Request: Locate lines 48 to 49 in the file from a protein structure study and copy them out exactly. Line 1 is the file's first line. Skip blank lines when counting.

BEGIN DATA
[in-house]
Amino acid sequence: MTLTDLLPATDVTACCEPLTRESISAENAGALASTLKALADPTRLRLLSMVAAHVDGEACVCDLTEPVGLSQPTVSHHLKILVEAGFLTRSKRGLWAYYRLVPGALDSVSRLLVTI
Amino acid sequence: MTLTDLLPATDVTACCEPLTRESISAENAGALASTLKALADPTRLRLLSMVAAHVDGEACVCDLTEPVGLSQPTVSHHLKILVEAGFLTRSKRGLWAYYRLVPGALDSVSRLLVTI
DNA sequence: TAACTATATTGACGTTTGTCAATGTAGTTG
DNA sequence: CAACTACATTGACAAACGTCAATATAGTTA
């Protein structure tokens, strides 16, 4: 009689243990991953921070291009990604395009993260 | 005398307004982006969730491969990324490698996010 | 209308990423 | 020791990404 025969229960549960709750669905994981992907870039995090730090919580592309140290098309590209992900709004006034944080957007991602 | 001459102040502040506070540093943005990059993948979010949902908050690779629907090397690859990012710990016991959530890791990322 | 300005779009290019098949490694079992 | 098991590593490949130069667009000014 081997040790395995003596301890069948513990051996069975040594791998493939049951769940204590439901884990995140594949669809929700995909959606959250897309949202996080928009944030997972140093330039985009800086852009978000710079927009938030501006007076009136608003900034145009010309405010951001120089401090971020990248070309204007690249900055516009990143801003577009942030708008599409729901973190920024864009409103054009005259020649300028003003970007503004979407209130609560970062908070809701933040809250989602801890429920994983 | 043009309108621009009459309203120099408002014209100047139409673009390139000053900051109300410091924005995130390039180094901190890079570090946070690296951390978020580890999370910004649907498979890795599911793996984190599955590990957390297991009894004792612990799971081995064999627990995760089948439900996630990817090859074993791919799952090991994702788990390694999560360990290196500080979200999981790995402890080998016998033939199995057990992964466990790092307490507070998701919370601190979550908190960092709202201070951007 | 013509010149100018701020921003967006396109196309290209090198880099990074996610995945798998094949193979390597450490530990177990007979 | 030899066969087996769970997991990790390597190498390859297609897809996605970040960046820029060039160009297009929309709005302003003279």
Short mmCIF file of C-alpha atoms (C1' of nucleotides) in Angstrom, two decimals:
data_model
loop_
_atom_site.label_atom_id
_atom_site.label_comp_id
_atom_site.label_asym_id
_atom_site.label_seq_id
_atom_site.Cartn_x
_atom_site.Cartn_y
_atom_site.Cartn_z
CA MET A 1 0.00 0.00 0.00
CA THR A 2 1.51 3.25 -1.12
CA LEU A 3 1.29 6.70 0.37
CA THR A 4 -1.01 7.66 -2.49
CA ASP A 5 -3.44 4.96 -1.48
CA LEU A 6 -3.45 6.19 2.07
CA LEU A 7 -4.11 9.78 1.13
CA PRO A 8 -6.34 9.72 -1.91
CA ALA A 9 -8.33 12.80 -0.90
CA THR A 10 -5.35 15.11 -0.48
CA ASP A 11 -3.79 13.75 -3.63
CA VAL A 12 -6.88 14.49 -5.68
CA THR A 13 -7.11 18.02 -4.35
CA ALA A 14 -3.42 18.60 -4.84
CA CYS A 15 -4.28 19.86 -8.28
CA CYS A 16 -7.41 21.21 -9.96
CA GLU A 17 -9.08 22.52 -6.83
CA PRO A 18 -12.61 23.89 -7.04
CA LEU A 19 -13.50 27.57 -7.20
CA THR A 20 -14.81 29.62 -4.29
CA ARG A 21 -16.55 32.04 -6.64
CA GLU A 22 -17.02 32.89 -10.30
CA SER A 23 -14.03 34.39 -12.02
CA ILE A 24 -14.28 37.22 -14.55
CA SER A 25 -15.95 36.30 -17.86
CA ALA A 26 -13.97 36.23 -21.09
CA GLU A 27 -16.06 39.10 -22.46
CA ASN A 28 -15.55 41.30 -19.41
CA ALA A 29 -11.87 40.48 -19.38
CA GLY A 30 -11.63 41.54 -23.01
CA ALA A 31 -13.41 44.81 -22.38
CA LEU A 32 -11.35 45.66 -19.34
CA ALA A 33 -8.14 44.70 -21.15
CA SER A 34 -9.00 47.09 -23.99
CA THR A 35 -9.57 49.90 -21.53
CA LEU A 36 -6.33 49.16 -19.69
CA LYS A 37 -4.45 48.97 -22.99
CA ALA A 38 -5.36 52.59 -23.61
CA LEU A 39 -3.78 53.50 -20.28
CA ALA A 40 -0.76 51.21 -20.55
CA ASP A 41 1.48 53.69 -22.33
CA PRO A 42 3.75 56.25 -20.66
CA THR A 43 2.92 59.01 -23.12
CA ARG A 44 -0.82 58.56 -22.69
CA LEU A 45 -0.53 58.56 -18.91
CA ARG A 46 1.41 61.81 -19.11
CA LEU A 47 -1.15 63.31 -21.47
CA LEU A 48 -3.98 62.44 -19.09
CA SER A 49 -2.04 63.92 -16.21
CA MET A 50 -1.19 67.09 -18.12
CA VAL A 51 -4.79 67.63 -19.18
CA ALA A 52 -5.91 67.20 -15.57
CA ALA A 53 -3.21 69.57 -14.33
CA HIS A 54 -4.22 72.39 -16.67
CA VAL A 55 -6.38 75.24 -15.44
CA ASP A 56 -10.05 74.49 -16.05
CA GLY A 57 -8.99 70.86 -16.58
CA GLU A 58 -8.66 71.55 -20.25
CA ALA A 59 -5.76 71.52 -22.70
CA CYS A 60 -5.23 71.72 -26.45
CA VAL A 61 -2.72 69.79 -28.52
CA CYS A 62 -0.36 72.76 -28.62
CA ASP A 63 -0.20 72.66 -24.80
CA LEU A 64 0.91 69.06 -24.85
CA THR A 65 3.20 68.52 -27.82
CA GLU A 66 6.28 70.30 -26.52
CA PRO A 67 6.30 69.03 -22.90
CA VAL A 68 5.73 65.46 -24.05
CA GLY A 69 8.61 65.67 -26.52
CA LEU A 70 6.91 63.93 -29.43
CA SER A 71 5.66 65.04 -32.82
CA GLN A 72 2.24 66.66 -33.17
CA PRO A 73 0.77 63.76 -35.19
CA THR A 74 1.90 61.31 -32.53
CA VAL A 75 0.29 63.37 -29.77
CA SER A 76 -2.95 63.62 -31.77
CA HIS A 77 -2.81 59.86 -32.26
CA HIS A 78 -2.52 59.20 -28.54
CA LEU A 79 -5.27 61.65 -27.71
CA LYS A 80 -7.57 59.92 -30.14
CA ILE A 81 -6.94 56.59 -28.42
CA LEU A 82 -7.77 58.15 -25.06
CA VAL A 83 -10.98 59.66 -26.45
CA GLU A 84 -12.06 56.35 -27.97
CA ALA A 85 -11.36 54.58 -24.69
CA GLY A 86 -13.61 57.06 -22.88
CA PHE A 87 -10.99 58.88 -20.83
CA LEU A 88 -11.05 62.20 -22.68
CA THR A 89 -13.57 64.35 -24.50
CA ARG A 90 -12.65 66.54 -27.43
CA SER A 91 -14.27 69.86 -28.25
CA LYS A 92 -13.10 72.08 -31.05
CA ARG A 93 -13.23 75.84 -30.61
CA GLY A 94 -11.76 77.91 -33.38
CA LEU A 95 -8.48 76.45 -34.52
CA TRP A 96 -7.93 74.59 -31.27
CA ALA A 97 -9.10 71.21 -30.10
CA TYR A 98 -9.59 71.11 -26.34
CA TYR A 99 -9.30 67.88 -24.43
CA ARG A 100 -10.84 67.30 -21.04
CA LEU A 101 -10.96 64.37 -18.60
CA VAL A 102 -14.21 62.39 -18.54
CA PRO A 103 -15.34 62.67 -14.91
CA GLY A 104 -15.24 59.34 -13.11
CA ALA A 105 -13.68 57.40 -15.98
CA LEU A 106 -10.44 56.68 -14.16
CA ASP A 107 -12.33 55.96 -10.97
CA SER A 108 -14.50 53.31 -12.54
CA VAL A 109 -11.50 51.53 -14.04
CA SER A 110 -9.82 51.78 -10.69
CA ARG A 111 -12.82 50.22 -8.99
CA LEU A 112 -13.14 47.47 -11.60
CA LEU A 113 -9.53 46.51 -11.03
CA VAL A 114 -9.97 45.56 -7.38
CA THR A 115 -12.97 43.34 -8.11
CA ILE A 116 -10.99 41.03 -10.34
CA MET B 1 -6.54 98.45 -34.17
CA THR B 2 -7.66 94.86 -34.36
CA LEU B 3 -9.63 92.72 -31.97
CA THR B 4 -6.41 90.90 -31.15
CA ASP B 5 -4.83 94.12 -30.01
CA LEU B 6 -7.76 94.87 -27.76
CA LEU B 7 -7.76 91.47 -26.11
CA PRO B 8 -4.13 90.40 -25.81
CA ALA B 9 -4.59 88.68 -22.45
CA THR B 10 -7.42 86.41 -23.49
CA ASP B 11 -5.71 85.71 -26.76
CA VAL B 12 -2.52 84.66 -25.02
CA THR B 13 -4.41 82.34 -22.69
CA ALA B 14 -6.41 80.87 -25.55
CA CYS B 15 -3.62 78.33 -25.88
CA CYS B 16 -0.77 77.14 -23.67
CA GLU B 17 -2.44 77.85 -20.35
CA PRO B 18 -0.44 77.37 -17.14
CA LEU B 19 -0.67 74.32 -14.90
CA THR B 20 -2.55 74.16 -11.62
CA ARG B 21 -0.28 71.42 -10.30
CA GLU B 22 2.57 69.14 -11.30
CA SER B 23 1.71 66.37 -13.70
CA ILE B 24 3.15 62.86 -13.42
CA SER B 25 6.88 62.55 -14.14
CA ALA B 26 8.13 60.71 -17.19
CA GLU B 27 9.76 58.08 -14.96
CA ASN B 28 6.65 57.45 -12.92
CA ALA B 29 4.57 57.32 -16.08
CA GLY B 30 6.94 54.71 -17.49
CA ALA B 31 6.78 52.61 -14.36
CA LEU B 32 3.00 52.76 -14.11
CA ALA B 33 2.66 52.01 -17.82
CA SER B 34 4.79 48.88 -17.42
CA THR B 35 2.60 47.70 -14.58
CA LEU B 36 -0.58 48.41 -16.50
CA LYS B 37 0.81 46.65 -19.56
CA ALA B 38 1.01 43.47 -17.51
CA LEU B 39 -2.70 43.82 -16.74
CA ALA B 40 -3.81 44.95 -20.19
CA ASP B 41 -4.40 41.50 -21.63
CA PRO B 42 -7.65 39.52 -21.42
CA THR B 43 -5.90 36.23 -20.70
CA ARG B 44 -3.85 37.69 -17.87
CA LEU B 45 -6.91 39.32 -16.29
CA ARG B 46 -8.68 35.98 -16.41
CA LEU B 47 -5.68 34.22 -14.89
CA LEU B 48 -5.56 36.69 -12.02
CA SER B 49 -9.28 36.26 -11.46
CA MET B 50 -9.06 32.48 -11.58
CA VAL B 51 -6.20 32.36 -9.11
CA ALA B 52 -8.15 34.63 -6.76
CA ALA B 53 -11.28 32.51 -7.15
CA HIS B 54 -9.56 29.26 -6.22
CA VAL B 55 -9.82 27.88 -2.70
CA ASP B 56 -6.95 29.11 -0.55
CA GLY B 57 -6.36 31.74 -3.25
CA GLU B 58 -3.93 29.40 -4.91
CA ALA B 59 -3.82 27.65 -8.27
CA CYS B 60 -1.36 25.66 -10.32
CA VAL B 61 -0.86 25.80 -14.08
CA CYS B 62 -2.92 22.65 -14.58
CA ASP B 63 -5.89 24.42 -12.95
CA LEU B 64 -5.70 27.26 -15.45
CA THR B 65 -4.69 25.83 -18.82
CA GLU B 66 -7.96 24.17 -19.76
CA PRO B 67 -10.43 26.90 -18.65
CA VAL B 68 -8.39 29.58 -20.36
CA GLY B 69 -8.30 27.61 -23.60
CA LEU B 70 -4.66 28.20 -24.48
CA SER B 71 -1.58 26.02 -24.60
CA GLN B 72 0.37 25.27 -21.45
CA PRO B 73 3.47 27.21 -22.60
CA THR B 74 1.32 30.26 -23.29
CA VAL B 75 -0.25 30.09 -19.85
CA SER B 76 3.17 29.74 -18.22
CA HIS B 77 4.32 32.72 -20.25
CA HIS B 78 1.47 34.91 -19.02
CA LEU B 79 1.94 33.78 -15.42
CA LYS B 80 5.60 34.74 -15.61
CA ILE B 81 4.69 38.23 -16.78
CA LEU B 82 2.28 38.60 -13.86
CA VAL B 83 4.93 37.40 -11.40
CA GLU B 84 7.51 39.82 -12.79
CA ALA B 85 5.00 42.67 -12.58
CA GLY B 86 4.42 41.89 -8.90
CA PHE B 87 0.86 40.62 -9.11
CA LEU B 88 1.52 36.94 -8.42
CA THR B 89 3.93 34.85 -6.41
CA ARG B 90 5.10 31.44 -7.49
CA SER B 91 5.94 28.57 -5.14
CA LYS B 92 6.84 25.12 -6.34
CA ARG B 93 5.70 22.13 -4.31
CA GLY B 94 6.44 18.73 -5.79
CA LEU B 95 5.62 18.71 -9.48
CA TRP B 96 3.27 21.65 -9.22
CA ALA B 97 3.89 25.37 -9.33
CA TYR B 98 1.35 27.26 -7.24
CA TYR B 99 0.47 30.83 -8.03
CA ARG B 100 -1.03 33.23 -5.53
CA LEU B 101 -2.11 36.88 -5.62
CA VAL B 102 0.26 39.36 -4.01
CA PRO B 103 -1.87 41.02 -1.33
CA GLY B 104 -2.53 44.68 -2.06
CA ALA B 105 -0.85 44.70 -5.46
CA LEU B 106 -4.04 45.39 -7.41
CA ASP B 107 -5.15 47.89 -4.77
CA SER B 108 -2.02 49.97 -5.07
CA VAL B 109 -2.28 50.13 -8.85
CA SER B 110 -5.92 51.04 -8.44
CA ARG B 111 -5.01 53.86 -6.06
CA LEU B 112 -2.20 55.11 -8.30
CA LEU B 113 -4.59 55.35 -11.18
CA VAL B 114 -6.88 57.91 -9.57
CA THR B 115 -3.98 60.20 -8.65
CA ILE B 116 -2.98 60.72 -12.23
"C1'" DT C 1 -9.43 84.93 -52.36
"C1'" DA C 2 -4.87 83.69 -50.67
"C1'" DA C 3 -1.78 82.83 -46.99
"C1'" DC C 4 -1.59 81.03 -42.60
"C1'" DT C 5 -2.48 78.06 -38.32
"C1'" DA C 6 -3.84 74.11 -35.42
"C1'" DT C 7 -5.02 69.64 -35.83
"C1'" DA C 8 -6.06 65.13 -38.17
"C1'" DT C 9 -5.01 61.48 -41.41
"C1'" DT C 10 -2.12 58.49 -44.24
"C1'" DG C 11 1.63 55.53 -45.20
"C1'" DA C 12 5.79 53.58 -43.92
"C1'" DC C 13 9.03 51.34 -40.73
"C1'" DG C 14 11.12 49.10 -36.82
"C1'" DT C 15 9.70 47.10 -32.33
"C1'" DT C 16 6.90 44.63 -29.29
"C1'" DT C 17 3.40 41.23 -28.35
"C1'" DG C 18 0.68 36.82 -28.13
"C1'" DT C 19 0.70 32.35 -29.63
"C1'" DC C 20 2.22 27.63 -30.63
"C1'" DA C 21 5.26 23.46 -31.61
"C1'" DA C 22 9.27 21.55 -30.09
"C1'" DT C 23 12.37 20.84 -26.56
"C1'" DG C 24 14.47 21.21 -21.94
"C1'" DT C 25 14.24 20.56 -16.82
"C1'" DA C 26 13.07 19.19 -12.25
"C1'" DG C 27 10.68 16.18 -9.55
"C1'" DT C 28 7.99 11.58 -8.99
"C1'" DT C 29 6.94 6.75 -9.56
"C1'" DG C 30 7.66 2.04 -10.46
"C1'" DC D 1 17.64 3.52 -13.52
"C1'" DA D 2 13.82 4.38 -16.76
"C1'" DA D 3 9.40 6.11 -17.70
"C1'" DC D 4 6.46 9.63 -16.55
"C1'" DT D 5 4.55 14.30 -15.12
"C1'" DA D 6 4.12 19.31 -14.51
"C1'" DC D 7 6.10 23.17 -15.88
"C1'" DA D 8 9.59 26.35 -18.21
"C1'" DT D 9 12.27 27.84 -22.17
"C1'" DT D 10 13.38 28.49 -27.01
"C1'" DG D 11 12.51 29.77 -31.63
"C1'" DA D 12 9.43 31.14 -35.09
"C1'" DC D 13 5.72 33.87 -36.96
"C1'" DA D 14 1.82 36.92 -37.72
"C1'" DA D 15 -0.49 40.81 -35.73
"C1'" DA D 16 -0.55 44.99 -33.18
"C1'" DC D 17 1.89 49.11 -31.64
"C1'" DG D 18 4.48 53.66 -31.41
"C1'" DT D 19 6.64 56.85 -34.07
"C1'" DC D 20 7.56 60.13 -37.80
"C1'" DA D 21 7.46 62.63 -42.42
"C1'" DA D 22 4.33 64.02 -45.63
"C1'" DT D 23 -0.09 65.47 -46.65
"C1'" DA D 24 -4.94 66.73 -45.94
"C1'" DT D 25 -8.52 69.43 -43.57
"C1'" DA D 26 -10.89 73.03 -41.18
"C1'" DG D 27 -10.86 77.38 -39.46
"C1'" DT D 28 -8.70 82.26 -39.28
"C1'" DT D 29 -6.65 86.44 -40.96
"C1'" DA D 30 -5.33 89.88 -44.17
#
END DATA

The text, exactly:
CA LEU A 32 -11.35 45.66 -19.34
CA ALA A 33 -8.14 44.70 -21.15